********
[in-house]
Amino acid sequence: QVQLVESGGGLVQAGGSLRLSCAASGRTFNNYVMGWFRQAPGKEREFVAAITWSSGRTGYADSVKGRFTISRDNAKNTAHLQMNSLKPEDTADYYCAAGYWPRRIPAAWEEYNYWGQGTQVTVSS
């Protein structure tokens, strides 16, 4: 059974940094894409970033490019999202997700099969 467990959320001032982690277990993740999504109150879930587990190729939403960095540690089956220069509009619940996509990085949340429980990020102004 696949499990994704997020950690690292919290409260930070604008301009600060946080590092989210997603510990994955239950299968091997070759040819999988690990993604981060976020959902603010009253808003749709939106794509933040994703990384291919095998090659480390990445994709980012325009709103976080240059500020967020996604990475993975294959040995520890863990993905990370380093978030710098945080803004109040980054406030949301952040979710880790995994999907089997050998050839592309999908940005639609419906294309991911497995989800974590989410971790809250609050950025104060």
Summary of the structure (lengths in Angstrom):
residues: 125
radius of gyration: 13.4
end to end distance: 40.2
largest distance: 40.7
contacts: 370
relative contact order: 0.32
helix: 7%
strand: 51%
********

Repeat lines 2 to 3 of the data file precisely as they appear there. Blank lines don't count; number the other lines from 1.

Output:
Amino acid sequence: QVQLVESGGGLVQAGGSLRLSCAASGRTFNNYVMGWFRQAPGKEREFVAAITWSSGRTGYADSVKGRFTISRDNAKNTAHLQMNSLKPEDTADYYCAAGYWPRRIPAAWEEYNYWGQGTQVTVSS
């Protein structure tokens, strides 16, 4: 059974940094894409970033490019999202997700099969 467990959320001032982690277990993740999504109150879930587990190729939403960095540690089956220069509009619940996509990085949340429980990020102004 696949499990994704997020950690690292919290409260930070604008301009600060946080590092989210997603510990994955239950299968091997070759040819999988690990993604981060976020959902603010009253808003749709939106794509933040994703990384291919095998090659480390990445994709980012325009709103976080240059500020967020996604990475993975294959040995520890863990993905990370380093978030710098945080803004109040980054406030949301952040979710880790995994999907089997050998050839592309999908940005639609419906294309991911497995989800974590989410971790809250609050950025104060």